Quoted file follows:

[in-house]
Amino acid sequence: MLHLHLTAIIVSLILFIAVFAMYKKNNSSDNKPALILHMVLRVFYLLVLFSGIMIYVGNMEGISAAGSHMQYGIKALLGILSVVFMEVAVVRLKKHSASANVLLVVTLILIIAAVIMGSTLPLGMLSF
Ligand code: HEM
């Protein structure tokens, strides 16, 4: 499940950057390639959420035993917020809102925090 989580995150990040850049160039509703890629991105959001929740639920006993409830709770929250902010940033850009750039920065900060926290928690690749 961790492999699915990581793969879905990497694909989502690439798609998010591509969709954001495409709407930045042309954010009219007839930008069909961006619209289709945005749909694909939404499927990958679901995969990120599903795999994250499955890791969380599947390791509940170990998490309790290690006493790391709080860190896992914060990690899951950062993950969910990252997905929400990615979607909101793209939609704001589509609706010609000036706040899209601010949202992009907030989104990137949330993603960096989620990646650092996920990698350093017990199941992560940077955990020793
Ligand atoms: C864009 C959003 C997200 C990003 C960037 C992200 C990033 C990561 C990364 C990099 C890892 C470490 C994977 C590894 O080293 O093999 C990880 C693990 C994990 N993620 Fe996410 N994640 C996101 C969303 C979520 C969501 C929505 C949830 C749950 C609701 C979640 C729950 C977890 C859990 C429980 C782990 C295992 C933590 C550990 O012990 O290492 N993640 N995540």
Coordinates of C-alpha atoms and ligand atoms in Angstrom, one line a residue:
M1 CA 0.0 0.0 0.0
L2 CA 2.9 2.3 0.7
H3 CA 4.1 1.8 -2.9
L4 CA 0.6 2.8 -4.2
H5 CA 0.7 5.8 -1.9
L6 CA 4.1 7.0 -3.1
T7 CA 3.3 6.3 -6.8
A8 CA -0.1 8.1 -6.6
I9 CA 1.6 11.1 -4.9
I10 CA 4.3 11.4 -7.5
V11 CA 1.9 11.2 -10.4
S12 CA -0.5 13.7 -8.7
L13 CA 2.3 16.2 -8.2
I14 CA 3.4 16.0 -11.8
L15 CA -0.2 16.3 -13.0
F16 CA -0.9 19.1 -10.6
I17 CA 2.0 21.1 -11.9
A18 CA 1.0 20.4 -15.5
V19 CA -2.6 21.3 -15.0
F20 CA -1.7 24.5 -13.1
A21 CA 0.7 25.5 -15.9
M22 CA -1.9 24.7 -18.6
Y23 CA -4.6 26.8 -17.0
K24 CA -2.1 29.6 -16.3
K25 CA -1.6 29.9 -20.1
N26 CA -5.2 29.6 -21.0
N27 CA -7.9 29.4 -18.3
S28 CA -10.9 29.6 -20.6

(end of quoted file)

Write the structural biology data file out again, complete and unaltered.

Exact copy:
[in-house]
Amino acid sequence: MLHLHLTAIIVSLILFIAVFAMYKKNNSSDNKPALILHMVLRVFYLLVLFSGIMIYVGNMEGISAAGSHMQYGIKALLGILSVVFMEVAVVRLKKHSASANVLLVVTLILIIAAVIMGSTLPLGMLSF
Ligand code: HEM
């Protein structure tokens, strides 16, 4: 499940950057390639959420035993917020809102925090 989580995150990040850049160039509703890629991105959001929740639920006993409830709770929250902010940033850009750039920065900060926290928690690749 961790492999699915990581793969879905990497694909989502690439798609998010591509969709954001495409709407930045042309954010009219007839930008069909961006619209289709945005749909694909939404499927990958679901995969990120599903795999994250499955890791969380599947390791509940170990998490309790290690006493790391709080860190896992914060990690899951950062993950969910990252997905929400990615979607909101793209939609704001589509609706010609000036706040899209601010949202992009907030989104990137949330993603960096989620990646650092996920990698350093017990199941992560940077955990020793
Ligand atoms: C864009 C959003 C997200 C990003 C960037 C992200 C990033 C990561 C990364 C990099 C890892 C470490 C994977 C590894 O080293 O093999 C990880 C693990 C994990 N993620 Fe996410 N994640 C996101 C969303 C979520 C969501 C929505 C949830 C749950 C609701 C979640 C729950 C977890 C859990 C429980 C782990 C295992 C933590 C550990 O012990 O290492 N993640 N995540």
Coordinates of C-alpha atoms and ligand atoms in Angstrom, one line a residue:
M1 CA 0.0 0.0 0.0
L2 CA 2.9 2.3 0.7
H3 CA 4.1 1.8 -2.9
L4 CA 0.6 2.8 -4.2
H5 CA 0.7 5.8 -1.9
L6 CA 4.1 7.0 -3.1
T7 CA 3.3 6.3 -6.8
A8 CA -0.1 8.1 -6.6
I9 CA 1.6 11.1 -4.9
I10 CA 4.3 11.4 -7.5
V11 CA 1.9 11.2 -10.4
S12 CA -0.5 13.7 -8.7
L13 CA 2.3 16.2 -8.2
I14 CA 3.4 16.0 -11.8
L15 CA -0.2 16.3 -13.0
F16 CA -0.9 19.1 -10.6
I17 CA 2.0 21.1 -11.9
A18 CA 1.0 20.4 -15.5
V19 CA -2.6 21.3 -15.0
F20 CA -1.7 24.5 -13.1
A21 CA 0.7 25.5 -15.9
M22 CA -1.9 24.7 -18.6
Y23 CA -4.6 26.8 -17.0
K24 CA -2.1 29.6 -16.3
K25 CA -1.6 29.9 -20.1
N26 CA -5.2 29.6 -21.0
N27 CA -7.9 29.4 -18.3
S28 CA -10.9 29.6 -20.6